Air of Authority - A History of RAF Organisation
Thomas Henry b: 11 Jul 1922 r: 11 Jul 1977 d: 6 Apr 2003
OBE 1 Jan 1964, DFC 7 Apr 1944, ADC.
(RAFVR): AC2: xx xxx xxxx, LAC: xx xxx xxxx, Plt Off (P): 7 Feb 1942, Fg Off (WS) (P): 1 Oct 1942, Flt Lt (WS): 7 Feb 1944, Flt Lt: 1 Sep 1945,
(RAF): Flt Lt: 1 Feb 1949, Sqn Ldr: 1 Jul 1951, Wg Cdr: xx Dec 1958, Wg Cdr: 1 Jul 1960, Act Gp Capt: 28 Jun 1965, Gp Capt: 1 Jan 1966, Act A/Cdre: 21 Sep 1973, A/Cdre: 1 Jul 1974.
(RAFO J Class): Gp Capt: 11 Jul 1977.
xx xxx xxxx: U/T Pilot (1124364)
7 Feb 1942: Appointed to a Commission in the RAFVR
xx xxx 1942: Attended No 1660 HCU
20 Sep 1942: Attended Conversion Course, No 1668 HCU
xx xxx 1943: Attended No 5 Lancaster Finishing School
13 Jan 1944: Pilot, No 50 Sqn.
4 May 1944: Evading
xx xxx xxxx: POW
1 Feb 1949: Appointed to a Permanent Commission in the rank of Flight Lieutenant.
xx Dec 1958: Liaison Officer, Northern Army Command.
10 Jul 1961: CFI, No 1 FTS, RAF Linton-on-Ouse.
28 Jun 1965: Air Adviser to UK High Commissioner for Pakistan.
2 Dec 1968: Officer Commanding, RAF Shawbury
xx Jul 1971:
17 Jan 1972: Group Captain - Plans & Operations, HQ Combined Military Planning Staff (CENTO).
13 Oct 1973: AOC, Air Cadets/Commandant, Air Training Corps.
27 Mar 1975 11 Jul 1977: ADC to the Queen.
11 Jul 1977: Regional Commandant - Wales, ATC (Ret'd).
On 3 May 1944, he was flying Lancaster, LM480 against Mailly-le-Camp when he was shot down having bombed the target, crashing at St-Mesmin. Initially he was able to evade but was soon captured and eventually found himself in Buchenwald Concentration Camp.
Citation for the award of the Distinguished Flying Cross.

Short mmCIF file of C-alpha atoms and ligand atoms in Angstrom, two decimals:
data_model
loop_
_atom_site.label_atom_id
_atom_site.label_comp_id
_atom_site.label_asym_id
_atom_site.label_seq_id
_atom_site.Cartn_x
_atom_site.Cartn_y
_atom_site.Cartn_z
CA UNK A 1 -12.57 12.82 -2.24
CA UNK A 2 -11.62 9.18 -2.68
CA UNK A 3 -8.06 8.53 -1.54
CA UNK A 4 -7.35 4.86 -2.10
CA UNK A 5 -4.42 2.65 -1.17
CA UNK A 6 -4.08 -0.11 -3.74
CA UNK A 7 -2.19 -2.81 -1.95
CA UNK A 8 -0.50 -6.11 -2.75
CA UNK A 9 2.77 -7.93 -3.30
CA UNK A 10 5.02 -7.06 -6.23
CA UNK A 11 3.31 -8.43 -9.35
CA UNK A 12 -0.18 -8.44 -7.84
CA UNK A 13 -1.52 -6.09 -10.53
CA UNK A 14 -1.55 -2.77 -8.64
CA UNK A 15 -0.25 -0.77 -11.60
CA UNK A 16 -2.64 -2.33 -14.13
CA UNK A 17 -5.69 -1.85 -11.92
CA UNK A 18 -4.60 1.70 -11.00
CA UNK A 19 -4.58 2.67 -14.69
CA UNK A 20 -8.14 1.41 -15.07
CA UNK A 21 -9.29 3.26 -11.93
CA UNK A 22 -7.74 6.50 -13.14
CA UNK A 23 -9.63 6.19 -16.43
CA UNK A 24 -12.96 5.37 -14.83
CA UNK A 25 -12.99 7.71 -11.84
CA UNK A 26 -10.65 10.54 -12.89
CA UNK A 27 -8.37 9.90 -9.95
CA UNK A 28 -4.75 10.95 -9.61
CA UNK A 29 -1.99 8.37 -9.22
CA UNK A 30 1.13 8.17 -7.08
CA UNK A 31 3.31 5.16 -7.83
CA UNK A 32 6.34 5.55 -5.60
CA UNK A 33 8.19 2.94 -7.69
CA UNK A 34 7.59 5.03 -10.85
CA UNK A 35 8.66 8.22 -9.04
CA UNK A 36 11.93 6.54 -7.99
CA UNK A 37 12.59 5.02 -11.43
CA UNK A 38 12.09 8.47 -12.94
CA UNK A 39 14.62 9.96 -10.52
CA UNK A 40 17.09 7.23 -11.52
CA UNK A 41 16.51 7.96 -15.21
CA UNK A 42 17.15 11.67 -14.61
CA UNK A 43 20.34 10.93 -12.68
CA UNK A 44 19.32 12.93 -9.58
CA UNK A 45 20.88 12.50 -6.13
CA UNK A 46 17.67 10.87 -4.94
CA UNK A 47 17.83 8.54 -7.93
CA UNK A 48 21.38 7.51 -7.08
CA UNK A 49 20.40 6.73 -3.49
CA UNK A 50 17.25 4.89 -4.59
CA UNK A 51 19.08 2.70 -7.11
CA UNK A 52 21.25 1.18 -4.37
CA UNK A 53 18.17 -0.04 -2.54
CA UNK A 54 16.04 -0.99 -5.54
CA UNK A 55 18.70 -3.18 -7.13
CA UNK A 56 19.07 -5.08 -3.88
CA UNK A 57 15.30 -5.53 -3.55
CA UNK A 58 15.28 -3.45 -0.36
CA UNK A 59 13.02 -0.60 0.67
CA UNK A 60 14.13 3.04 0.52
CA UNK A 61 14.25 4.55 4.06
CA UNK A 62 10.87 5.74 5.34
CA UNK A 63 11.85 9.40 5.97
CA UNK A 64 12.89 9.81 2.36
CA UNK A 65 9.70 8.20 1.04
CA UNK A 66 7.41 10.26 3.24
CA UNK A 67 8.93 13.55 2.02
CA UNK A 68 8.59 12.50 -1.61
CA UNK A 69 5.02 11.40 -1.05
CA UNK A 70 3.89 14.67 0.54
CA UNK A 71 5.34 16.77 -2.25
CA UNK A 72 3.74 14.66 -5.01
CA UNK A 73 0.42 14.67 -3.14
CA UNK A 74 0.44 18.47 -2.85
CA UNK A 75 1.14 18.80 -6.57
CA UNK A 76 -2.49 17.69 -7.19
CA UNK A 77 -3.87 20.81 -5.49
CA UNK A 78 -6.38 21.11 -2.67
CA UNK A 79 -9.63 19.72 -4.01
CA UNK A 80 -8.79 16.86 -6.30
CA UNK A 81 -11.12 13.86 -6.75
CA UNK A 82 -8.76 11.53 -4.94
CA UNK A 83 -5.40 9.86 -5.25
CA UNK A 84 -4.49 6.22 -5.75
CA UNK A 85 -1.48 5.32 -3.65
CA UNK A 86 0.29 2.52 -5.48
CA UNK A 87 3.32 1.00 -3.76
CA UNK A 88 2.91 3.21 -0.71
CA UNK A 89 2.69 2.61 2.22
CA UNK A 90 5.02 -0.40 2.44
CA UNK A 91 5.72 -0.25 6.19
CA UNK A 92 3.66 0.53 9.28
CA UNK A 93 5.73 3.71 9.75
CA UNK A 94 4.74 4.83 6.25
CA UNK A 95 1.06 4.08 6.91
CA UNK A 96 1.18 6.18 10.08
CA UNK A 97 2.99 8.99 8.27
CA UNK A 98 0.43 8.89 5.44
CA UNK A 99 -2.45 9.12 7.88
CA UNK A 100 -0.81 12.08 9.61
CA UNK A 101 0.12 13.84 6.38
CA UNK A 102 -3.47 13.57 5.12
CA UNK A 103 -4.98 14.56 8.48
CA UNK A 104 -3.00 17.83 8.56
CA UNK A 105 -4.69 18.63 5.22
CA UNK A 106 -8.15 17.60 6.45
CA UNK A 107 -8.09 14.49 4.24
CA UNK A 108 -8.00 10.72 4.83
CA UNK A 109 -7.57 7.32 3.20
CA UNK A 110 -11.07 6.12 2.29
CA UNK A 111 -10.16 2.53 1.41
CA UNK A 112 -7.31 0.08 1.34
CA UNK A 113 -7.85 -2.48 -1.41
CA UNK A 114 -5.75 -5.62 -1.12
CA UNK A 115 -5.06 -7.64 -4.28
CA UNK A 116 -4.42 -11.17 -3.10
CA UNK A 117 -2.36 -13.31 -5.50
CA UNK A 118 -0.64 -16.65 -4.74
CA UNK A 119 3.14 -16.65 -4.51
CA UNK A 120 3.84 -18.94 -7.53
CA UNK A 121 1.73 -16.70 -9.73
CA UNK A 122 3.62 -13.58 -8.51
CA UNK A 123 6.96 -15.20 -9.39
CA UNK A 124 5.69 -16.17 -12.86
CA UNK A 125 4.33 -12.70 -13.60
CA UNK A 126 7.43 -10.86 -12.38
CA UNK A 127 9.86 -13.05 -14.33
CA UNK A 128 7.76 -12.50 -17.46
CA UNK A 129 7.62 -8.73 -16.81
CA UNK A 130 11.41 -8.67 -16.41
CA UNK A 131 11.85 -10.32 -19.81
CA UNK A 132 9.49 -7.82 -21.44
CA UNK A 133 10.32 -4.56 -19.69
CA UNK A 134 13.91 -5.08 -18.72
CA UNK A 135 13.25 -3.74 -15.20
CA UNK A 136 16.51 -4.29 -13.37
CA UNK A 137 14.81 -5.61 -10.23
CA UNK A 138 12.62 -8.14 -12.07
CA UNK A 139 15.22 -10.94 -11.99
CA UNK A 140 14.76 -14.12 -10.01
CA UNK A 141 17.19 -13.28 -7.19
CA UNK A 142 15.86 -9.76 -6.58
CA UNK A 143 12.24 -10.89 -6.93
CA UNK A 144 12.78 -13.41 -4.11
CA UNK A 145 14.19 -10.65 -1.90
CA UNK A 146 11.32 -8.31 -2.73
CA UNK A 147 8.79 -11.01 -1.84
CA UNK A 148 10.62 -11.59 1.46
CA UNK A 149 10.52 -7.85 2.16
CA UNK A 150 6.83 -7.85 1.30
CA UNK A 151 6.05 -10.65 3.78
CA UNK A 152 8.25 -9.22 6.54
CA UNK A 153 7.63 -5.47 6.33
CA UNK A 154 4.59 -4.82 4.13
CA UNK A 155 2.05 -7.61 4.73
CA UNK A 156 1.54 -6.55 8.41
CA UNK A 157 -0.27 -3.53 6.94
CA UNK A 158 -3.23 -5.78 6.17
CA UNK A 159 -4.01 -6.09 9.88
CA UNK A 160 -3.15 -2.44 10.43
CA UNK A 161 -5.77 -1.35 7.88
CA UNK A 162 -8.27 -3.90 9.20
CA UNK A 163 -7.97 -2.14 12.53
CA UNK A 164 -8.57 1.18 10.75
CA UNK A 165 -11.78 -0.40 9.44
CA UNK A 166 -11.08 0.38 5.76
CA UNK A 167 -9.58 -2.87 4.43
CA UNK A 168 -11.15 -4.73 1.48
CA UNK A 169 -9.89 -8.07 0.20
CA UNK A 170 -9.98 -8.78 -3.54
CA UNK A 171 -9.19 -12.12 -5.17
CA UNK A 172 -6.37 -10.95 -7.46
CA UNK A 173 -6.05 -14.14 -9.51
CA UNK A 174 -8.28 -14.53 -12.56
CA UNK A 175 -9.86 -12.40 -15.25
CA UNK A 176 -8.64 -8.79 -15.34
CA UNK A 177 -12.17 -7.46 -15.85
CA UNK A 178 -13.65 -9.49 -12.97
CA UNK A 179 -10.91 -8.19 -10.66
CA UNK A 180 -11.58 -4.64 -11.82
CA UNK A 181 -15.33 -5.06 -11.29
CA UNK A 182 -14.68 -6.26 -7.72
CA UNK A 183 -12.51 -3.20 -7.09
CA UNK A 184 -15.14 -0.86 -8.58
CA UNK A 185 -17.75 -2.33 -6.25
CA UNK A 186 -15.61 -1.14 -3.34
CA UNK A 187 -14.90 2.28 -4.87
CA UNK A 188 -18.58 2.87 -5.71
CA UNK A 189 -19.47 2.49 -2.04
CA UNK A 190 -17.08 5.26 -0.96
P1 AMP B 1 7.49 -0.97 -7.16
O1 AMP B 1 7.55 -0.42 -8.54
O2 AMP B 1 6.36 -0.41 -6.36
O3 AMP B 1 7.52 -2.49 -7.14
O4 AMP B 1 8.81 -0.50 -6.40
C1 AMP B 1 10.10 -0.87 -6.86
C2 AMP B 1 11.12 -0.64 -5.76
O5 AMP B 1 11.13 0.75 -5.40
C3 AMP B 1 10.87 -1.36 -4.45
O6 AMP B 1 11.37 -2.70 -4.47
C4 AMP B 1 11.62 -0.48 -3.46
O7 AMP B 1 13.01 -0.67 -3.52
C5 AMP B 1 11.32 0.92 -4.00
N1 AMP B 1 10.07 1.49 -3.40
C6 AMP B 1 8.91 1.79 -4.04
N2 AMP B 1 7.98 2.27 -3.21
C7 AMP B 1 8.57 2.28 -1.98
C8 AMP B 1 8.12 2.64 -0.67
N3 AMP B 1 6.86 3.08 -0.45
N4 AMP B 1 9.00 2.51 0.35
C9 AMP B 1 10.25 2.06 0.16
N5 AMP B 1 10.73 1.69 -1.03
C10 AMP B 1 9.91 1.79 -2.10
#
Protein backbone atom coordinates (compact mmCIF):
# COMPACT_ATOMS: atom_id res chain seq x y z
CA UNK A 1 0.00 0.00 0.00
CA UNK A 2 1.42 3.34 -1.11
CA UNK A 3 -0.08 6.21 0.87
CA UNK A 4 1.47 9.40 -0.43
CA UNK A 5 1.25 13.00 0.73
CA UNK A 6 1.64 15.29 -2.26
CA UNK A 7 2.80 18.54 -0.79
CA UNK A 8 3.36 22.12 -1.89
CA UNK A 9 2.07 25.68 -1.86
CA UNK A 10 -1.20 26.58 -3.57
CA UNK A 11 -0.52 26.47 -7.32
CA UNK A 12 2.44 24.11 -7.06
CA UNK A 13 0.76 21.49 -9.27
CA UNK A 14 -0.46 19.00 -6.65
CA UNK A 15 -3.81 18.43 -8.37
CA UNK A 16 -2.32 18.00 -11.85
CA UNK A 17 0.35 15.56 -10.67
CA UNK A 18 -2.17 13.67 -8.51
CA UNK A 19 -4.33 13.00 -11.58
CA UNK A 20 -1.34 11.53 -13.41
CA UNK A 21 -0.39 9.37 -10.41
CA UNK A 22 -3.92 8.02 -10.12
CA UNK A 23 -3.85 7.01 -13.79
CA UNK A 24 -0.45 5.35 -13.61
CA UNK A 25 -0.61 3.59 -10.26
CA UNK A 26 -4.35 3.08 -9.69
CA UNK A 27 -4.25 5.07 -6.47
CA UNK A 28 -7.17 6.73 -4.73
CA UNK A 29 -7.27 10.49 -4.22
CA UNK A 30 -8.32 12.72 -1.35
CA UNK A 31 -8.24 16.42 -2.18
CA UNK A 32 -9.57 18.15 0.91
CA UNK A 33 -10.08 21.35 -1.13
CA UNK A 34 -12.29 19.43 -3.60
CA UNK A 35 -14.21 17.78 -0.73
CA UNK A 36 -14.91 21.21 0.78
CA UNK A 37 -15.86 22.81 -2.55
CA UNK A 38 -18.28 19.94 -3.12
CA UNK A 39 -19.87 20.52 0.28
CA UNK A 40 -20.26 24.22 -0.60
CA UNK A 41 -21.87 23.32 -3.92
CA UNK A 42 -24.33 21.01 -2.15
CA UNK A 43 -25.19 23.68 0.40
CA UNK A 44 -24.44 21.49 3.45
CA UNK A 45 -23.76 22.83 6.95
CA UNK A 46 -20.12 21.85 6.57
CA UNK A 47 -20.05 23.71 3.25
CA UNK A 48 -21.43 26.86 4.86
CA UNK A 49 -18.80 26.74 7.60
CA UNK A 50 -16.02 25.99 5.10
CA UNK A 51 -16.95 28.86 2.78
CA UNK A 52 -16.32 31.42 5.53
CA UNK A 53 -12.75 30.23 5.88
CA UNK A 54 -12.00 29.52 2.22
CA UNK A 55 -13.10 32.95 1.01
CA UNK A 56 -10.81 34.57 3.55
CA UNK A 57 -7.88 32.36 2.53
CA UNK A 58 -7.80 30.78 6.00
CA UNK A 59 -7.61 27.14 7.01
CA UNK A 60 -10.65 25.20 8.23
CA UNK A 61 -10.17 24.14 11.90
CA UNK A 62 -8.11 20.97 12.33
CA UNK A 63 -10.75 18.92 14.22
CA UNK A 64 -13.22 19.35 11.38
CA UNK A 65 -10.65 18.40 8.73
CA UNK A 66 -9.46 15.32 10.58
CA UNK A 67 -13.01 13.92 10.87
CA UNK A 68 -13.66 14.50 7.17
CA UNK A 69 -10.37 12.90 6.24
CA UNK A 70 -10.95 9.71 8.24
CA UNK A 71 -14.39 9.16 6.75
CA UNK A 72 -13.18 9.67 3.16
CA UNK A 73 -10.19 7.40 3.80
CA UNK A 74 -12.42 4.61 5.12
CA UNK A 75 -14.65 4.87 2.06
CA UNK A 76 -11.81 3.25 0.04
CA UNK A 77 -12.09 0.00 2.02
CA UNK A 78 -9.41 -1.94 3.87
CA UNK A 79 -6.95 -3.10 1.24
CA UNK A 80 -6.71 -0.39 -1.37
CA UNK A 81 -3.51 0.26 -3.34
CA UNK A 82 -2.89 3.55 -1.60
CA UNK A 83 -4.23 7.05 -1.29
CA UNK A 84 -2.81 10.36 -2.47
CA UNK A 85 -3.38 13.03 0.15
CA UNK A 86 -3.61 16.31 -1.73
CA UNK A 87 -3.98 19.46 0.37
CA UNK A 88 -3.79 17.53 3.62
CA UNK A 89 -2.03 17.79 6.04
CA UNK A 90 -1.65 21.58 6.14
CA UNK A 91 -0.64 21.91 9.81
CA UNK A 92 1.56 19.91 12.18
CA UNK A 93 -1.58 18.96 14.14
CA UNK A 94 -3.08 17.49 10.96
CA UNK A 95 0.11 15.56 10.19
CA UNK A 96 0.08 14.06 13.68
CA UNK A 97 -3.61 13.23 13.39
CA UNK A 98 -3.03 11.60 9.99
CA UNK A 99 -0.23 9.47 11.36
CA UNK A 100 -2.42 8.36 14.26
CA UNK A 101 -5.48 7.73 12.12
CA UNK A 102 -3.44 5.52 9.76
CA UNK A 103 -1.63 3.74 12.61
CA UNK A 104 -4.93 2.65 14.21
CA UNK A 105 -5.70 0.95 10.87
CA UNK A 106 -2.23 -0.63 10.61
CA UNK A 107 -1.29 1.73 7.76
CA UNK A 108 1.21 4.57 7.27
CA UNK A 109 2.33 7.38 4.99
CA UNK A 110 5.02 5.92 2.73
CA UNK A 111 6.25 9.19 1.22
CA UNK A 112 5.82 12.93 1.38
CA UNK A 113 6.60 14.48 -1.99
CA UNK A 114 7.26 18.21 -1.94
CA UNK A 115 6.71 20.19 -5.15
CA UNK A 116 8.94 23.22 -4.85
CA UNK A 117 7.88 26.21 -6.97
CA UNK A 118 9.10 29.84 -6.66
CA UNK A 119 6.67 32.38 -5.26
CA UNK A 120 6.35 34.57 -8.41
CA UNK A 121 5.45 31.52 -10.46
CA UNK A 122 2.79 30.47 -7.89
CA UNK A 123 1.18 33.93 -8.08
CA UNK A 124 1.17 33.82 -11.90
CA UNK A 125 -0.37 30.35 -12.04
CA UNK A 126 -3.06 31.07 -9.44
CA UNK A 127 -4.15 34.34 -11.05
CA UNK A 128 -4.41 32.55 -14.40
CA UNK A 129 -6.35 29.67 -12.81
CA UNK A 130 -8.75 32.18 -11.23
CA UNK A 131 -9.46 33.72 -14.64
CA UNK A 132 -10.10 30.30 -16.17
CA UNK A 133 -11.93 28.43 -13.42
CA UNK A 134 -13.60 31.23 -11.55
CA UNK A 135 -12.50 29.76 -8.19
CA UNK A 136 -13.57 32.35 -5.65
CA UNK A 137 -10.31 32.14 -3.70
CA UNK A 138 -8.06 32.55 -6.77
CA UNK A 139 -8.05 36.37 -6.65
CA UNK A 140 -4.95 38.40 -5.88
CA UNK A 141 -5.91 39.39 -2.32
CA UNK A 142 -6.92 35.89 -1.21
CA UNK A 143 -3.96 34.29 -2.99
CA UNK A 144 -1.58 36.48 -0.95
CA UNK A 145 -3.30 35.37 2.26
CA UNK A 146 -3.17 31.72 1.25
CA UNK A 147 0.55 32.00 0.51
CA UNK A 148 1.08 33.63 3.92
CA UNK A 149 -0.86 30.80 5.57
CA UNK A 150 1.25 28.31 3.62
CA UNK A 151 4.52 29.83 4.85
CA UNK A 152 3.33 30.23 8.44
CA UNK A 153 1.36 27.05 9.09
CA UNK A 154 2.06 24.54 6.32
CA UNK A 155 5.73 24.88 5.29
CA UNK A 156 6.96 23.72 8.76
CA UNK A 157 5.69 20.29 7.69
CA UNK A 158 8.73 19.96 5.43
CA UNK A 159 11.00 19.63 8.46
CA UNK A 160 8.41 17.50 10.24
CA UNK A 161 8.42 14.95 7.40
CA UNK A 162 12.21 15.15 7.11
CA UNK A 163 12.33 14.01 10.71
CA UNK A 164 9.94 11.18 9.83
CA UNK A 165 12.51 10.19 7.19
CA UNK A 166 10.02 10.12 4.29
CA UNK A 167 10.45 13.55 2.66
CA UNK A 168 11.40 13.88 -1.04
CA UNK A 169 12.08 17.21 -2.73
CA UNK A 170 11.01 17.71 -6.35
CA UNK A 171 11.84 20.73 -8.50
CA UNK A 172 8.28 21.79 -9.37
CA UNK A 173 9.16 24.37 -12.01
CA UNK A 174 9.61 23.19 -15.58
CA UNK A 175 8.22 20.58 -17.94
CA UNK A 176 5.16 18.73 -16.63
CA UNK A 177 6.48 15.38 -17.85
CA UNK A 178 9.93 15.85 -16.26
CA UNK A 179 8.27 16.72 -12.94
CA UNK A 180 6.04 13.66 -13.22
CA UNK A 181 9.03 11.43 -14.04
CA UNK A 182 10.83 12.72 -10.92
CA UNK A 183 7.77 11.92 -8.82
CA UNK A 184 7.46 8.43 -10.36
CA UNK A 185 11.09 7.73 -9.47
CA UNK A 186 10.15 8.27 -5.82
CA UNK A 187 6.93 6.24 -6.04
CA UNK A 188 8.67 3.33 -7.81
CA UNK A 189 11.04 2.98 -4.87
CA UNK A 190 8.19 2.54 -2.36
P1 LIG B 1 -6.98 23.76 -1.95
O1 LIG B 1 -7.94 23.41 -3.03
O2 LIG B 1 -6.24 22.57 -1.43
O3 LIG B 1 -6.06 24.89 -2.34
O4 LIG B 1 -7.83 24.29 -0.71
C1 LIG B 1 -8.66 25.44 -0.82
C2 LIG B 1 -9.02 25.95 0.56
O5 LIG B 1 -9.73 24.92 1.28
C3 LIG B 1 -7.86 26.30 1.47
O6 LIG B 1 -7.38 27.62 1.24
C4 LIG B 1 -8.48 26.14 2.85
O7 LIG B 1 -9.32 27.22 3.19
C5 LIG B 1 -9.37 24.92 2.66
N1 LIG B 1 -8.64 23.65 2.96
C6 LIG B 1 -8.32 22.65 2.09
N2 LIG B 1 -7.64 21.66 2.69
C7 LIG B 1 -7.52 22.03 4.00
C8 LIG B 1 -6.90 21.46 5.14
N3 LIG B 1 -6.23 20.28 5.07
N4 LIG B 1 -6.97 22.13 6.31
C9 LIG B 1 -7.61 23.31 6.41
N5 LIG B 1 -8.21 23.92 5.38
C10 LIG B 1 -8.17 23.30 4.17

Flight Lieutenant Thomas Henry BLACKHAM (124922), Royal Air Force Volunteer Reserve, No. 50 Squadron.
As pilot, this officer has participated in a number of sorties and has displayed outstanding determination, fearlessness and devotion to duty. This was we'll illustrated on a recent occasion when detailed to attack Berlin. On the outward .flight the aircraft was hit by anti-aircraft fire and the elevators were damaged. Soon afterwards the bomber was struck by bullets from a fighter. The rear turret was rendered unserviceable and the oxygen installation was damaged. The target was still 100 miles distant but Flight Lieutenant Blackham continued his mission. On the bombing run, 3 members of his crew became unconscious through lack of oxygen. The flight engineer successfully repaired the oxygen system and the effected members were revived. Flight Lieutenant Blackham then pressed home a determined attack and afterwards flew the damaged aircraft to base. A few nights later, this officer again displayed praiseworthy skill and resolution in-a successful attack on Augsburg.
(London Gazette 7 April 1944)
This page was last updated on 17/11/22©
D L Blackford
[Top of Page]
G C Bladon
[Top of Page] G C Bladon